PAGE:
While recognising the efforts of Botswana to promote and protect human rights and to create awareness on the principles and provisions of the African Charter, the African Commission remains concerned that:

28. Non-Governmental Organizations (NGOs) working in the field of human rights like the Botswana Centre for Human Rights (Ditshwanelo) did not have an input into the preparation of the Report.

29. The Report does not address environmental issues and concerns.

30. Nothing has been mentioned in the Report about the measures taken by the State as to how it is fulfilling its obligations laid out in Articles 27 to 29 of the African Charter.

31. Corporal punishment is still allowed in schools and prisons as one form of punishment. The African Commission regards such forms of punishment as cruel, inhuman and degrading.
32. There is no organ that is mandated to look into human rights violations that are perpetrated by non-state actors.

33. The Constitution does not give recognition to economic, social, cultural and environmental rights.

34. Despite all the efforts that Botswana has made to avail its citizens of economic, social and cultural rights Botswana has not yet ratified the International Covenant on Economic, Social and Cultural Rights (ICESCR).

35. The reservations made by Botswana on the Convention against Torture and Other Cruel, Inhuman or Degrading Treatment or Punishment (CAT) and the definition of torture provided under the Constitution undermine the protection and guarantees that torture, cruel, inhuman and degrading treatment or punishment will not be carried out by law enforcement officials. The African Commission is further concerned with the fact that there is no clear provision that criminalizes torture.

36. Botswana still retains the death penalty and does not have plans to abolish it soon. It is also one of the few African Countries that carries out the death penalty regularly.

37. The President has a very vast and unchecked power in expelling non-nationals out of the country and in branding an individual as dangerous to peace and order.

38. The participation of women in parliament and in other organs of the Government is very nominal.

39. Female prisoners do not have their own separate prison.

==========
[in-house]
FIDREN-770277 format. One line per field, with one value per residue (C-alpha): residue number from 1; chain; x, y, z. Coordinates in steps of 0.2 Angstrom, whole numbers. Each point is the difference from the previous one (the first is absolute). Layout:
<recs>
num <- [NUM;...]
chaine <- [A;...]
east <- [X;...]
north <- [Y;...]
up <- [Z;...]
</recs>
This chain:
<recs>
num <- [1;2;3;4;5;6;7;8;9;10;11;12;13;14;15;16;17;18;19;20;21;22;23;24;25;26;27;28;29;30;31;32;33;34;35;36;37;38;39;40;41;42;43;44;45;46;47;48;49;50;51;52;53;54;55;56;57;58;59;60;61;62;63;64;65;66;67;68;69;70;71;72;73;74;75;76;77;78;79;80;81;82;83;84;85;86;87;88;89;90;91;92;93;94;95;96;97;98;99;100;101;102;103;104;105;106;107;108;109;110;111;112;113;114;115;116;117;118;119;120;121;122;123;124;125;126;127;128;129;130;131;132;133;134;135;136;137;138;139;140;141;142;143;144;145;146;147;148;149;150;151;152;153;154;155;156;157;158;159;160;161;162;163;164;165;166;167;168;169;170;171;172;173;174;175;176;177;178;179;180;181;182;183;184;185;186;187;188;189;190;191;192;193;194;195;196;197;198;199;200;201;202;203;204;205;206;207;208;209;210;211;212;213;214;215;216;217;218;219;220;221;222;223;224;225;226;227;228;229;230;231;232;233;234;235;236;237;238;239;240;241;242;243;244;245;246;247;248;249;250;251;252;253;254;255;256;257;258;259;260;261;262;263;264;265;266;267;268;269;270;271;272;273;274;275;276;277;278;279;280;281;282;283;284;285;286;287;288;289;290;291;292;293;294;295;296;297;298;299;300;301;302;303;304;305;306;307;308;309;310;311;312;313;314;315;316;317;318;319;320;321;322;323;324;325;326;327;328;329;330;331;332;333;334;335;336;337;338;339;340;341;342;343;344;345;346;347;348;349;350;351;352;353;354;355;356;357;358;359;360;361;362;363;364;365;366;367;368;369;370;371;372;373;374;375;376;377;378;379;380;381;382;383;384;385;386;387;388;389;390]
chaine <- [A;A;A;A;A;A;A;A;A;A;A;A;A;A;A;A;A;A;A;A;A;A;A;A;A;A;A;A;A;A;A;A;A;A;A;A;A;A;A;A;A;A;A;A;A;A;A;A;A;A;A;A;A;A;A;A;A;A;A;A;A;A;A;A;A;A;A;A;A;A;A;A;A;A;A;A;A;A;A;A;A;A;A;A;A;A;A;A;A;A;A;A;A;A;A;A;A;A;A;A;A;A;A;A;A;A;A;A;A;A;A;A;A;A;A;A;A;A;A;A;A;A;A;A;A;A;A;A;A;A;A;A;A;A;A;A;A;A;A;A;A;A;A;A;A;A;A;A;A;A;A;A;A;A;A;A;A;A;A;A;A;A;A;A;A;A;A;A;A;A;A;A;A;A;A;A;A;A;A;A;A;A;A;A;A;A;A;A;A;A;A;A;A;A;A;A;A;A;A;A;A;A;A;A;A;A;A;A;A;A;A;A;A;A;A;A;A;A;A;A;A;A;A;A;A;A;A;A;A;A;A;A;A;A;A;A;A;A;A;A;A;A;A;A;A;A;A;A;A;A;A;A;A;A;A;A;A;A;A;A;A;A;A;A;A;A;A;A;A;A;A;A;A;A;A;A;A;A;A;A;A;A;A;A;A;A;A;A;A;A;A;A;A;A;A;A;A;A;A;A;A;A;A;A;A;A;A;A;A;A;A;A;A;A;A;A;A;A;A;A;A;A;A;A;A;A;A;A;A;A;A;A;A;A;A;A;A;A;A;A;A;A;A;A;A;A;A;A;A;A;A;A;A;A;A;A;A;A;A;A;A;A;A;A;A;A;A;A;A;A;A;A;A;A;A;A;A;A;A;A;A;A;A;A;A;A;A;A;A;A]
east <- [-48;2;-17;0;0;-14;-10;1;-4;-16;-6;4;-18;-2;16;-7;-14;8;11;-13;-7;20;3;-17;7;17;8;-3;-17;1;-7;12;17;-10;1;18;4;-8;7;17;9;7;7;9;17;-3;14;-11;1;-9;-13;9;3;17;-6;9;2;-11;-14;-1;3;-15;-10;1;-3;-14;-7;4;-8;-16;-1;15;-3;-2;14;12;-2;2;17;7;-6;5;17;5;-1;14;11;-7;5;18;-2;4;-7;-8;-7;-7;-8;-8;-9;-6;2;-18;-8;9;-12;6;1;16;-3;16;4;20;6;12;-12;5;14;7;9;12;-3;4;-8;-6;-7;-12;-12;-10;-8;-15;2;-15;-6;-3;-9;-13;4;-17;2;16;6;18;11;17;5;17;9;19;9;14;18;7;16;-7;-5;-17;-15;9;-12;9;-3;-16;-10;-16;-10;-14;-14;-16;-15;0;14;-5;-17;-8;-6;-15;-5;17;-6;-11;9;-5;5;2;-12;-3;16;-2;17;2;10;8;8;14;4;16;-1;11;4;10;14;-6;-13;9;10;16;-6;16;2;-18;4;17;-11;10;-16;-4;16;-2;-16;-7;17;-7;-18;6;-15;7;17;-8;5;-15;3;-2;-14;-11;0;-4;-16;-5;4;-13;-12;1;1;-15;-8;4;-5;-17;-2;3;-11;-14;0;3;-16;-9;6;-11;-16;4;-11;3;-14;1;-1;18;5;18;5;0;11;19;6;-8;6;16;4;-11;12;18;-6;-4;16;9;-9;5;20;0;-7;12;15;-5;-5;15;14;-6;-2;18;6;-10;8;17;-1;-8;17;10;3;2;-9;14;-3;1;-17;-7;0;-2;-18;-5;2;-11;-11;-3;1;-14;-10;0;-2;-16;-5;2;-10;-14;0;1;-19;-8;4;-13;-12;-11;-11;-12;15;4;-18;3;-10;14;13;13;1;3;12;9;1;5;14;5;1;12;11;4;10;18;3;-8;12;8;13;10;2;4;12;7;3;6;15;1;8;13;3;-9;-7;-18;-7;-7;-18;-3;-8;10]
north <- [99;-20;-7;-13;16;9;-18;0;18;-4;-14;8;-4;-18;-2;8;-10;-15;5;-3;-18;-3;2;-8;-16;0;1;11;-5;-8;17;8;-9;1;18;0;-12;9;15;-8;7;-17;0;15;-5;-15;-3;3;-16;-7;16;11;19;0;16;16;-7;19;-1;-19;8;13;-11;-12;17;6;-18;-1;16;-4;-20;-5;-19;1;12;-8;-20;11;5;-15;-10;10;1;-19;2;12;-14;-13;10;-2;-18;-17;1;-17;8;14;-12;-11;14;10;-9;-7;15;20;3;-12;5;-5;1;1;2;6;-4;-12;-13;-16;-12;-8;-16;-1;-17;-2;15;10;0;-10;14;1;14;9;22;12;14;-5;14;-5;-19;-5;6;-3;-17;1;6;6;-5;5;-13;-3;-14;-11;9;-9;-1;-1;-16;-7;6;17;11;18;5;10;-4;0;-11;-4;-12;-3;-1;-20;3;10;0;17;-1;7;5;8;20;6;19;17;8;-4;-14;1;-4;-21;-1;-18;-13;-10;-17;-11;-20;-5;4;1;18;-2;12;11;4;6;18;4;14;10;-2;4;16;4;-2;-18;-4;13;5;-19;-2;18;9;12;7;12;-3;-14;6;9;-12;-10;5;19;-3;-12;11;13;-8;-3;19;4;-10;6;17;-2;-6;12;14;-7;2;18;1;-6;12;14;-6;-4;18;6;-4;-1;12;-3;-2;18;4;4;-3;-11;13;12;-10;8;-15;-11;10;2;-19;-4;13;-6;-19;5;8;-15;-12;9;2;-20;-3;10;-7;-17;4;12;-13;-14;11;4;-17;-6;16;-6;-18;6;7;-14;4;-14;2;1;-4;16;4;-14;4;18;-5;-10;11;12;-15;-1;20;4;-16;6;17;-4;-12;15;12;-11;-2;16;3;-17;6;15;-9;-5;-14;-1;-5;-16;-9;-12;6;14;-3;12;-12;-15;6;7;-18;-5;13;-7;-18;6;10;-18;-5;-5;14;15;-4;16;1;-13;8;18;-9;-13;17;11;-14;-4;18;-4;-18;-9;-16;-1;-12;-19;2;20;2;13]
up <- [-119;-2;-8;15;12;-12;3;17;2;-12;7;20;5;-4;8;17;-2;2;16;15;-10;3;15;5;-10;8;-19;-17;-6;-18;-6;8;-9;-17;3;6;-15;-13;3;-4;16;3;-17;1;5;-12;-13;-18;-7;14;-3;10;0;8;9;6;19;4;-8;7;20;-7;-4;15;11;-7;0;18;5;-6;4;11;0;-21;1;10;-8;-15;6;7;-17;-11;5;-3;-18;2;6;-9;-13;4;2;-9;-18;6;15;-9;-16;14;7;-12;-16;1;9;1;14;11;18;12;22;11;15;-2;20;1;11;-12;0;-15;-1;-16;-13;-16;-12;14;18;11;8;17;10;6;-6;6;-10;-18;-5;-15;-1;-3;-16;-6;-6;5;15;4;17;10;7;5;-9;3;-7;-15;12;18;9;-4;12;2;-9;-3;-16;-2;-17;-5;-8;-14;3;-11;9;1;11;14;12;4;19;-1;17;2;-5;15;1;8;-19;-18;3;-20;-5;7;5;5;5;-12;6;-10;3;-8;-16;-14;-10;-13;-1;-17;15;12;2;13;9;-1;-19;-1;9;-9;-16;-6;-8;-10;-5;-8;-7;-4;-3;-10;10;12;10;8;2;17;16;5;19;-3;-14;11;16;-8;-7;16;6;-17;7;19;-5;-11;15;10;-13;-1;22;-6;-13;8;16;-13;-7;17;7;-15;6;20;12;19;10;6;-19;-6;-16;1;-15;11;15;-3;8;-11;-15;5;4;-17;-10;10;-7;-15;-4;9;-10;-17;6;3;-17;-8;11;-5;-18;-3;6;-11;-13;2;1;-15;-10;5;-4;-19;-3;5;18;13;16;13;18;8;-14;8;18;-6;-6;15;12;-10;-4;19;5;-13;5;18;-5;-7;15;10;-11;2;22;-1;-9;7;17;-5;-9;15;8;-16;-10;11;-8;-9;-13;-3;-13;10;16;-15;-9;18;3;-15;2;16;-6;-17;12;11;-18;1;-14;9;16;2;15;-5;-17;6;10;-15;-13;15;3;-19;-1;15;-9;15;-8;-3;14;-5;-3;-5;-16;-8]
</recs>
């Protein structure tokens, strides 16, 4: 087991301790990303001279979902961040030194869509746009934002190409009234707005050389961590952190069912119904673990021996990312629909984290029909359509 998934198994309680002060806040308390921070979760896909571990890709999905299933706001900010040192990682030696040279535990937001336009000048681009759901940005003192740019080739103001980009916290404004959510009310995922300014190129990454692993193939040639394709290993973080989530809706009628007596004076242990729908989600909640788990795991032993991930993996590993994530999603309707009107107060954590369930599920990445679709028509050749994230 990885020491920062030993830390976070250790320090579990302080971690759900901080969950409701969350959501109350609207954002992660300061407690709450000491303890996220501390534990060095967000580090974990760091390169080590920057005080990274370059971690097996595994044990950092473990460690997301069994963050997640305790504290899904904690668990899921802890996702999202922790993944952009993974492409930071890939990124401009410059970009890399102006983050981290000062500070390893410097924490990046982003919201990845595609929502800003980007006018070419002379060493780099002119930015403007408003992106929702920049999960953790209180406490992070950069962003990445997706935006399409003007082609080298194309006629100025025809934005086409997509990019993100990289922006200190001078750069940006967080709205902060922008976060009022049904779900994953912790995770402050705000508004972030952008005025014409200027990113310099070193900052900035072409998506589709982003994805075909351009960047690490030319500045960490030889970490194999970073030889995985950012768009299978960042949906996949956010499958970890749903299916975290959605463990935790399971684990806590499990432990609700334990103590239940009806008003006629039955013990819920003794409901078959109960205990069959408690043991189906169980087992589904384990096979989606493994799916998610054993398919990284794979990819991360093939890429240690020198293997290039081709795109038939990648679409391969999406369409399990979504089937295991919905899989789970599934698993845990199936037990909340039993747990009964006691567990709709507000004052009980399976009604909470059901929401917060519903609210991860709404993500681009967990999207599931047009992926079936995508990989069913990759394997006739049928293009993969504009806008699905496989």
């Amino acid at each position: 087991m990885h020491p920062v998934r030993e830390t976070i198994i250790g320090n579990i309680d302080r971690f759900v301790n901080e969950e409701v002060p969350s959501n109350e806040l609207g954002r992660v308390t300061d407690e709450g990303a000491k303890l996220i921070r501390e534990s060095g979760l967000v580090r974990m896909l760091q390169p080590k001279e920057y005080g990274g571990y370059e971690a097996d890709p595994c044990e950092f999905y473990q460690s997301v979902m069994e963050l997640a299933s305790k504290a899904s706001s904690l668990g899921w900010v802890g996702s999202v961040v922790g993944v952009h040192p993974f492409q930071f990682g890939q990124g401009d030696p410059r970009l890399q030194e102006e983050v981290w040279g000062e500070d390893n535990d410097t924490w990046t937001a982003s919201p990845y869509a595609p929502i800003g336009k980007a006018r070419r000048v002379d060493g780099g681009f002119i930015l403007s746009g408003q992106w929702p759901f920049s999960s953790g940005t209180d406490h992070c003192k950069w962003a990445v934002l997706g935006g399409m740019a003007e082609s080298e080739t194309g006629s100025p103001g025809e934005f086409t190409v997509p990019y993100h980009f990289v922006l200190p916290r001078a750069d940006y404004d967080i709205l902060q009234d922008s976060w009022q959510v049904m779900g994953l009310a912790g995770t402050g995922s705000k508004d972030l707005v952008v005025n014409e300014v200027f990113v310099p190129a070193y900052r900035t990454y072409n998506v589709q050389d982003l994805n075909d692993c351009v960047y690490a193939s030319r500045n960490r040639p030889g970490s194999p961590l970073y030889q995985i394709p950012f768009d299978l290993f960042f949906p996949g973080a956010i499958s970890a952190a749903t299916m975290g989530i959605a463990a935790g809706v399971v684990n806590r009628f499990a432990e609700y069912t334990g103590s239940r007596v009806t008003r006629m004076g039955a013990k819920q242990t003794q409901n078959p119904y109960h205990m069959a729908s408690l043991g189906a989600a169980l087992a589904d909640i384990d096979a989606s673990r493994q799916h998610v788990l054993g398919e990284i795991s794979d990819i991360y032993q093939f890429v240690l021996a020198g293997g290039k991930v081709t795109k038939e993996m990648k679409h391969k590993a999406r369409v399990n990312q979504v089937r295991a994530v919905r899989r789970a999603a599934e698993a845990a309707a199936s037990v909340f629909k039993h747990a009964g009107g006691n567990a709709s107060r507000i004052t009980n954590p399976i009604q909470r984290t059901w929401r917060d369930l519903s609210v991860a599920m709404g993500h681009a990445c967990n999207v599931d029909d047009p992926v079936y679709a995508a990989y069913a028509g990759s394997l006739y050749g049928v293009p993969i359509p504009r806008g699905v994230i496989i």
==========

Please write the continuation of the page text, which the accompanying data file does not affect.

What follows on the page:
40. Convicted prisoners are only allowed visits by friends and relatives for twenty minutes each month, which in the opinion of the African Commission is insufficient.

41. Free legal assistance by the State is restricted only to persons charged with capital offence.

42. The Government is not giving the necessary attention to the rights and concerns of the Basawara people who were evicted from the Central Kalahari Game Reserve.

43. The language requirement for the election of the National Assembly discriminates against the poor/illiterate and minority groups who do not speak English.

44. There is no provision for free legal aid.

45. There is undue delay in the disposal of cases, especially pre-trial detention, leading to a backlog of cases and ultimately overcrowding in prisons and detention centres.

46. There is no legislation that makes basic education compulsory.

47. The fact that minors are required to be accompanied by their parents for HIV testing may discourage voluntary diagnosis of HIV/AIDS and may be contributing to the spreading of this pandemic.

V - Recommendations

The African Commission recommends that the Government of Botswana should:

48. Ensure that it involves all relevant NGOs in the preparation of its next Periodic Report, including the Botswana Centre for Human Rights (Ditshwanelo);

49. Ensure that the next Periodic Report include environmental issues, and should enumerate how the Government is fulfilling its obligations under Articles 27 – 29 of the African Charter.